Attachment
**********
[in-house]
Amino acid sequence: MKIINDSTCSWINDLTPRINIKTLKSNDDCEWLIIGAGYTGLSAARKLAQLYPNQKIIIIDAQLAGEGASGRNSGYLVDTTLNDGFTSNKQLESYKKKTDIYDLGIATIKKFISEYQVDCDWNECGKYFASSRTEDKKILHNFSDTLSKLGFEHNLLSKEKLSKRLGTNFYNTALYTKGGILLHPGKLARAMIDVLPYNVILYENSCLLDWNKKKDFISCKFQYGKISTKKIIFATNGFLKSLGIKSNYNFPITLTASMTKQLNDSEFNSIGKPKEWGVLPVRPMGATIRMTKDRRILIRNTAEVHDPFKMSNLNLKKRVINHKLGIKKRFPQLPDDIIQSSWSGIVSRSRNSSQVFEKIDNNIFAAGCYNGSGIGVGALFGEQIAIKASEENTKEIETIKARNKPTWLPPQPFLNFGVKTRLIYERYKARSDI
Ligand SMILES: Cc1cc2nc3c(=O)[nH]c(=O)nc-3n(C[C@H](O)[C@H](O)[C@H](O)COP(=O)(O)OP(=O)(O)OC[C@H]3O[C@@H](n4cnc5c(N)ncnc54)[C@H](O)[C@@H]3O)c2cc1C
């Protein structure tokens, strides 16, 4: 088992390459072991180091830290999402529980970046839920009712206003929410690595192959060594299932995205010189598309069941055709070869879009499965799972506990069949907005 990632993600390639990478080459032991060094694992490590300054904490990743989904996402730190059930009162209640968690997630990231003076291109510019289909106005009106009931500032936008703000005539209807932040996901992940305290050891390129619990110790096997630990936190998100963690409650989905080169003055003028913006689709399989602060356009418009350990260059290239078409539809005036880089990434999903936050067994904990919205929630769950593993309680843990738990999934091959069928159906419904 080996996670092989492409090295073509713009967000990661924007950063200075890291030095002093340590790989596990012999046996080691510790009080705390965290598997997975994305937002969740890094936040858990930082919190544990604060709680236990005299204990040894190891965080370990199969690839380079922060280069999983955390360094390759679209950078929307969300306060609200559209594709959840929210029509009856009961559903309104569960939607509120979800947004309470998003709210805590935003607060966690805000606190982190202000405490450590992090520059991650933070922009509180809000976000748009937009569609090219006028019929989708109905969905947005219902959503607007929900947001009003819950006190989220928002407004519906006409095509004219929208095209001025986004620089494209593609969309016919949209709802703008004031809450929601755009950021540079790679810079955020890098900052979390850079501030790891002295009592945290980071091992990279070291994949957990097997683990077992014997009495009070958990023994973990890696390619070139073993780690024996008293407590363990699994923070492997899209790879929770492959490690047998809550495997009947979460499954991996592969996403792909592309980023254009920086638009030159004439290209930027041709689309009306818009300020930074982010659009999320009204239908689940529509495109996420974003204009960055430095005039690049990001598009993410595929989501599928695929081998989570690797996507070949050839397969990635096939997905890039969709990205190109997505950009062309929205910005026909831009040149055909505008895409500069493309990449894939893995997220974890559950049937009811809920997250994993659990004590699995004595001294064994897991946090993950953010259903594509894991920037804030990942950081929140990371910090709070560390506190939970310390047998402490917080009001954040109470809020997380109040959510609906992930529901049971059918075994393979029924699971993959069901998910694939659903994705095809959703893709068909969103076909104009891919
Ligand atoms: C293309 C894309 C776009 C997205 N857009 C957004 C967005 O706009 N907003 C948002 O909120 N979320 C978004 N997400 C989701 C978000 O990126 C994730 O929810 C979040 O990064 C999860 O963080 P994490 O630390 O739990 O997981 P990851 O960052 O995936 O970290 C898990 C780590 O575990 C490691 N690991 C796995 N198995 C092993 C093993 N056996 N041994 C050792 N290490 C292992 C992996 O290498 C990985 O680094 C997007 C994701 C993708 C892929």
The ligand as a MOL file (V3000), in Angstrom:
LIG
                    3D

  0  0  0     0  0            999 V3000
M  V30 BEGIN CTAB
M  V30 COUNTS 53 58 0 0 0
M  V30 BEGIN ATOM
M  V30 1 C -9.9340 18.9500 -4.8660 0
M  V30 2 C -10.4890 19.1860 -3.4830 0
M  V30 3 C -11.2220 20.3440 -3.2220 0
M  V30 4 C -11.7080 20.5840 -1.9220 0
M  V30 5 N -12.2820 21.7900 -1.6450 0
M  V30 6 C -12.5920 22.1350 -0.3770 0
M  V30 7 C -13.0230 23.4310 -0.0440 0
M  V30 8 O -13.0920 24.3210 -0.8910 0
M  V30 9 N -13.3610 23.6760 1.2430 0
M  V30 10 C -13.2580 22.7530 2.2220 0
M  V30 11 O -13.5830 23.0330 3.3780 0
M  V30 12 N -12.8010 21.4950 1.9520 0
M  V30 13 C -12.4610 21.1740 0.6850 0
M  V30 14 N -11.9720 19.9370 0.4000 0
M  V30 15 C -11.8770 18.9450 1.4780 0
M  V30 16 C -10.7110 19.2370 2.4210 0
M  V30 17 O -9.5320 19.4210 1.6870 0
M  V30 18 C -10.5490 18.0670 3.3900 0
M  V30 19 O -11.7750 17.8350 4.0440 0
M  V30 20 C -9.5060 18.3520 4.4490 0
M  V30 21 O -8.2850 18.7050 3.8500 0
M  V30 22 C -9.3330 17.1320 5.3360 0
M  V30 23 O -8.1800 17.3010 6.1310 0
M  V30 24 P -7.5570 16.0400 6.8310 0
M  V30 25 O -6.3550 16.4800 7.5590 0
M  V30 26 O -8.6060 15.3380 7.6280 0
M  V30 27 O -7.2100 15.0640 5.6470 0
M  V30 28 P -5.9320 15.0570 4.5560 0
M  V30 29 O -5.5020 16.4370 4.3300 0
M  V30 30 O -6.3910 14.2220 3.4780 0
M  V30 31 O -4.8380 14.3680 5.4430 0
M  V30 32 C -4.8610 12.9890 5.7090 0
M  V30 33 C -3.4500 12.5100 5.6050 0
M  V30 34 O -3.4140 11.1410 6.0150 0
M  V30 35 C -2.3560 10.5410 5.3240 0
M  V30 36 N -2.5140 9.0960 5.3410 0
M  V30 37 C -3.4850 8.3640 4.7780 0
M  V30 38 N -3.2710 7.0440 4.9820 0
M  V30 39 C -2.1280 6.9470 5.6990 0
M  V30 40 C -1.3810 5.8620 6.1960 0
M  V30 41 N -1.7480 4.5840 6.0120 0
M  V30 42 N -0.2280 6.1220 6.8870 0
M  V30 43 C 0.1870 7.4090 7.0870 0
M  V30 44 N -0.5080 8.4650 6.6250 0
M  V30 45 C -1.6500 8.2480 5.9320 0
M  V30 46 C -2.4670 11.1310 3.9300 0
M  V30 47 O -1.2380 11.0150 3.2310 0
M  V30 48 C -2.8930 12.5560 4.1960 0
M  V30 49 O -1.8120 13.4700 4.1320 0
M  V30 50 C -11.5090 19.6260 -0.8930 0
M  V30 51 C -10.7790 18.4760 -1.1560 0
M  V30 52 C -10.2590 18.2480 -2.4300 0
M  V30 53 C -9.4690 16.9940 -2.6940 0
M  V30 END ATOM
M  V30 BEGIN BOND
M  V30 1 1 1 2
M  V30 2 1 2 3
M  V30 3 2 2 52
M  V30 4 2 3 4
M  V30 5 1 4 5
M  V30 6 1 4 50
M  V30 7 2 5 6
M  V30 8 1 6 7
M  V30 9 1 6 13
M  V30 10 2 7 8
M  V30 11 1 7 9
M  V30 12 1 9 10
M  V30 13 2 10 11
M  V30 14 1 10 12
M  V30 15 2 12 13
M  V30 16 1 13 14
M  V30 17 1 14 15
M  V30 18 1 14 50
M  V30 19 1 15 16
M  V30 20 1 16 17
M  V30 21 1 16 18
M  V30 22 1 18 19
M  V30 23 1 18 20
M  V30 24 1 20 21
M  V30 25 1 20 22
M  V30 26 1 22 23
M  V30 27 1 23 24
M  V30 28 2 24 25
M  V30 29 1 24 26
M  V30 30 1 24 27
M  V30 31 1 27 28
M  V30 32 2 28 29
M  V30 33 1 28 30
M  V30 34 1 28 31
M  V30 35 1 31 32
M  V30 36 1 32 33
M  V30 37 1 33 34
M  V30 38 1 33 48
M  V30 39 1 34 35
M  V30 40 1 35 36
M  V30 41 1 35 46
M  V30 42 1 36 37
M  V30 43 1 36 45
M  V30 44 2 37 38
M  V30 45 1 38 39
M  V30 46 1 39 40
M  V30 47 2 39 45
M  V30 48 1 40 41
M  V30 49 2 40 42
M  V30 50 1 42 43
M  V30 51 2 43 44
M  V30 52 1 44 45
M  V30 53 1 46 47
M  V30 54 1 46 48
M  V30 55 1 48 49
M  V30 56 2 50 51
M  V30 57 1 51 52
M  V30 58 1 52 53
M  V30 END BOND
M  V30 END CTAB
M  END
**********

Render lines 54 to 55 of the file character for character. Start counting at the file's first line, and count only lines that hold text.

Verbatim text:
M  V30 42 N -0.2280 6.1220 6.8870 0
M  V30 43 C 0.1870 7.4090 7.0870 0